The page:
Writing to syslog

By Danny Kalev, ITworld |  How-to

This week I will discuss the syslog() function, which writes a message
to syslog.

Daemons and user-written utilities that run in the background write
messages to syslog frequently. An interactive program may also write to
syslog so you can peruse the log afterwards, analyze the program's
performance and detect bugs and errors in its execution. Logging is
also an important security measure that enables you to track down
suspicious or anomalous activity after it has taken place. The syslog.h
header file declares the syslog() function as follows:

void syslog(int priority, const char *msg, ...);

The first argument is a combination of the severity and facility of the
message (the latter is optional). The severity codes are as follows:

LOG_EMERG - A panic message. Normally broadcast to all users.
LOG_ALERT - A malfunction that should be fixed immediately
LOG_CRIT - Critical condition, e.g., a broken network cable
LOG_ERR - An error message
LOG_WARNING - A warning condition
LOG_NOTICE - A non-error condition that requires special attention
LOG_INFO - Logs an informational message
LOG_DEBUG - A debug-level message

You may also include the facility of the message, if appropriate. For
example, the LOG_KERN facility code indicates a kernel message.
Likewise, LOG_MAIL indicates a message originated by the mail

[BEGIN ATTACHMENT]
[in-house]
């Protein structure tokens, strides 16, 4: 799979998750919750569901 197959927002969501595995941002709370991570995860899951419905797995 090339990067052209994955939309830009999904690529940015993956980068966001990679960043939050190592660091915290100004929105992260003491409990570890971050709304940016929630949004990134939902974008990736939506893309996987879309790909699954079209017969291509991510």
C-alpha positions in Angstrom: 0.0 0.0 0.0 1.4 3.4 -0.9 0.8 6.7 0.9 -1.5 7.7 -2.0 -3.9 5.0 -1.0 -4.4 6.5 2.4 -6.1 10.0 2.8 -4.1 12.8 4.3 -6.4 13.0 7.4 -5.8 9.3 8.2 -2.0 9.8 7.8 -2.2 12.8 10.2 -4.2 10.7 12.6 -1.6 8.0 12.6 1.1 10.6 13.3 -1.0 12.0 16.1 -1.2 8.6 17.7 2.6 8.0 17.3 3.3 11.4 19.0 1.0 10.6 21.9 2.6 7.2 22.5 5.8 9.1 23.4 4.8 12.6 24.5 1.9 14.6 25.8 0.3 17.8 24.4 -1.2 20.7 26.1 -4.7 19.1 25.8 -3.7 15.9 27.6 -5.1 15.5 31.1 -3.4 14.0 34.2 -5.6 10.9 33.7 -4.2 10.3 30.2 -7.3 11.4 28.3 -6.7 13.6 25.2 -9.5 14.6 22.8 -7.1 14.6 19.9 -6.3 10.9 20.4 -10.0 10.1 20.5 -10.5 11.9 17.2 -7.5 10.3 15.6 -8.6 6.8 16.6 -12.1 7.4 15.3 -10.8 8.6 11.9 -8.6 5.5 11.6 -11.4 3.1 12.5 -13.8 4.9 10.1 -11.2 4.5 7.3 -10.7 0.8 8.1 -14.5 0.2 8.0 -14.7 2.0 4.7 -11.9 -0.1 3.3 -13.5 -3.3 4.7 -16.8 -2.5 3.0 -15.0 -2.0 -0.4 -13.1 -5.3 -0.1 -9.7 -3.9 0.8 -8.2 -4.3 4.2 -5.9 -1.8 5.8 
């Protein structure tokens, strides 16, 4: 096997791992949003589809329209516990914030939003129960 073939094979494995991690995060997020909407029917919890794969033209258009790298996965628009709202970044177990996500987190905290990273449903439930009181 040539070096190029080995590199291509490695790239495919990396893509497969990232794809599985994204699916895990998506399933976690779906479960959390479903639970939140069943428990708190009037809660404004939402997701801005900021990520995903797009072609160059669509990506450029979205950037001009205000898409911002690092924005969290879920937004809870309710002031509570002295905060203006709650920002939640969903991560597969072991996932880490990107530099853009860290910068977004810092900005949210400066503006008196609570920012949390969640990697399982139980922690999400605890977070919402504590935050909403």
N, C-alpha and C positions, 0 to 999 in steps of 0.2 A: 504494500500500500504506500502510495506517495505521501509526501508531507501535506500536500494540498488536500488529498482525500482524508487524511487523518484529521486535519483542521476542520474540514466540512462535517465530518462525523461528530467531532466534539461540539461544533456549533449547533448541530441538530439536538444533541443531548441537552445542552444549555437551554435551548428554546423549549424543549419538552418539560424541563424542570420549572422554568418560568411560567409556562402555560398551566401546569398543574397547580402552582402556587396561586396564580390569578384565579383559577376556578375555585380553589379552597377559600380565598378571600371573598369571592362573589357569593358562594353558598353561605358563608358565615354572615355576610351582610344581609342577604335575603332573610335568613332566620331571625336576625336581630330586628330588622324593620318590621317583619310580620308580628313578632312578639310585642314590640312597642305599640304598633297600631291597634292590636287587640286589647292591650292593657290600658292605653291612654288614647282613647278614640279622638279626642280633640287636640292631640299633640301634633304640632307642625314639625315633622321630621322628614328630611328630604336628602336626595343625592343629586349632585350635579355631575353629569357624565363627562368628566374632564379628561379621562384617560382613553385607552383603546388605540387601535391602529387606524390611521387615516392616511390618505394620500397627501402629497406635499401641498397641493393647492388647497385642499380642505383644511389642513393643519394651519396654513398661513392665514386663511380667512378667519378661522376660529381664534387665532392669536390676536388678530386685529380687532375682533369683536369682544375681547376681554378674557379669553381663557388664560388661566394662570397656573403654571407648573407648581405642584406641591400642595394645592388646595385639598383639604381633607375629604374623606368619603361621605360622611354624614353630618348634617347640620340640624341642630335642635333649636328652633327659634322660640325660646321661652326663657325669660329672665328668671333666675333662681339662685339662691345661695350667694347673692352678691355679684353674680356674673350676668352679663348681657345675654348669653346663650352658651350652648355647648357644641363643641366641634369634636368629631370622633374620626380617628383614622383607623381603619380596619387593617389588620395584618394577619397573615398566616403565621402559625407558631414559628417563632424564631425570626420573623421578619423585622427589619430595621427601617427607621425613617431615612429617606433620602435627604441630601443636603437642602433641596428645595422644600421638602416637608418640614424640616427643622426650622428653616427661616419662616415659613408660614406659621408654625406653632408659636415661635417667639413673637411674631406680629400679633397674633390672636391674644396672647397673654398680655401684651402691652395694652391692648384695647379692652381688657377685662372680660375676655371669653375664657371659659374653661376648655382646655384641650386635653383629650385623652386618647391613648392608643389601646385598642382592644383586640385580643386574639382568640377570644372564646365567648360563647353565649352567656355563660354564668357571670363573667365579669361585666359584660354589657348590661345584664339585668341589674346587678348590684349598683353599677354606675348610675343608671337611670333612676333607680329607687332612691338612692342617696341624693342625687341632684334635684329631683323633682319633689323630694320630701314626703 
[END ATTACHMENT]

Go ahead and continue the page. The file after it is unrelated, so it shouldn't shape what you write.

subsystem, LOG_LOCAL0 indicates a local users, and so on (see syslog.h
for a complete list of facility codes). The severity and facility
values are combined using the bitwise OR operator. The result is the
message's priority.

The remaining arguments of syslog() are a printf-style string that may
contain format flags, and any other arguments required by the format,
except that the special flag %m is replaced by the error message
corresponding to the current errno value. Here is an example of using
syslog() with two arguments:

int main()
{
syslog(LOG_INFO, "main has started.\n");
return 0;
}

The above syslog() call adds the following entry to syslog:

November 22 10:12:34 bustopher syslog: main has started.

In the following example, syslog takes four arguments, as required by
its format string:

int f(int stat, const char *op)
{
if (stat!=SUCCESS)
syslog(LOG_WARN, "%s failed, errno: %d (%m)\n", op, errno);
return 0;
}

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